The four cups at the seder: The fundamental question that arises regarding the four cups at the seder is whether the obligation involves the cups, or the wine.  Practically, it is recommended that one drink the entire cup for each of the four cups of wine.  If one cannot drink the entire cup, he should drink at least the majority of the cup.  Be-di'avad, one fulfills the obligation so long as he drank "melo lugmav."  This is the halakha as codified by the Shulchan Arukh and concluded upon by the Mishna Berura.  Therefore, one should preferably not use at the seder a cup considerably larger than a revi'it.
     The cup of wine under the chupa, and at a berit: The Gemara never mentions any requirement to drink a cup of wine under the chupa or at a berit.  The Taz (Y.D. 265:10) writes that the requirement to drink "melo lugmav" applies only to cups of wine involving a clear-cut obligation discussed in the Talmud.  With regard to other cups of wine, even a small sip suffices.  This position is adopted as normative Halakha by the Arukh Ha-shulchan and Rav Ovadya Yosef (in Yabia Omer).
     The cup for sheva berakhot at the meal: The halakhot regarding drinking the cup of birkat ha-mazon require drinking a proper amount, and thus the one leading birkat ha-mazon should drink a revi'it.  
     Who must drink the wine from the kiddush cup?  The Geonim maintained that the one who recited kiddush must personally drink the wine, and if he does not, then even the listeners have not fulfilled their obligation.  By contrast, the Rashbam (Pesachim, 107) writes that even if somebody else at the table drinks the required amount, everyone has fulfilled the mitzva, even those who do not drink.  This is the prevalent view among the Rishonim.  The Shulchan Arukh (271:14) cites both views, and appears to conclude – as does the Mishna Berura – that although the Halakha follows the prevalent view, the one reciting kiddush should preferably drink the required amount of wine. Even if somebody else drinks the required amount, the one who recited kiddush should nevertheless at least taste a bit of the wine.  It should be noted that this entire discussion pertains only to the mitzva of kiddush, whose basic obligation originates from the Torah.  Regarding all other instances of mitzva-related cups of wine, even on the level of le-khatechila somebody else may drink the required amount.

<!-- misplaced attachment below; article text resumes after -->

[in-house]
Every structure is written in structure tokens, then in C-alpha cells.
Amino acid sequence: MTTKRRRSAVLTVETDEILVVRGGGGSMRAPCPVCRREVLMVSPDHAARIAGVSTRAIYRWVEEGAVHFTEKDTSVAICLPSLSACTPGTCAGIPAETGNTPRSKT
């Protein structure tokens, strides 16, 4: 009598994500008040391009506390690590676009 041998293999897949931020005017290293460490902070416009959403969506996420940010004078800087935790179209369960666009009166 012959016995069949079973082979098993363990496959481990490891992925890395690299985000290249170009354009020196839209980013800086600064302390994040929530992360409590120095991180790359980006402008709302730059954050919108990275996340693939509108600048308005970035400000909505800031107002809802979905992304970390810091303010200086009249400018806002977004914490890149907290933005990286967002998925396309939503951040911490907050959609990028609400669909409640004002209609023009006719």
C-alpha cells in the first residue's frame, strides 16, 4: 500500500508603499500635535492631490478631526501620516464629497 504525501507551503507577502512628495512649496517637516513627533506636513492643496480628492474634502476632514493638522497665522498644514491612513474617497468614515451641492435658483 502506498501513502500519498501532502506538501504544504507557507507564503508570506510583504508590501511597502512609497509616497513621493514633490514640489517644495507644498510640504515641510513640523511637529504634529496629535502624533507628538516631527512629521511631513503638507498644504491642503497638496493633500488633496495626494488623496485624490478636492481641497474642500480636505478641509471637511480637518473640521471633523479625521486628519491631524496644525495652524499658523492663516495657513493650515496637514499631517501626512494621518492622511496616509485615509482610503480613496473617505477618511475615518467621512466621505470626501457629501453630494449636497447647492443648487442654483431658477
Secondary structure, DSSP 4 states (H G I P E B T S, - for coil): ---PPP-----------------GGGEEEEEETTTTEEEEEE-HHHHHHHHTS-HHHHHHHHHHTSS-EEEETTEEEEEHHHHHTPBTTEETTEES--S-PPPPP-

Is it necessary for a single individual to drink the entire amount, or may several people together drink this amount?  The Rosh (Pesachim 10:18) writes that one person must drink the required amount, because drinking less than "melo lugmav" is not considered a "shetiya shel hana'a" ("drinking of enjoyment").  By contrast, the Ritva (Eruvin 72b) writes that according to Tosefot, even if several people combine to drink the revi'it, the kiddush is valid.  The Mishna Berura (273:73) rules that although one person should preferably drink the required amount, if, be-di'avad, several people combined to drink that amount, they have nevertheless fulfilled their obligation.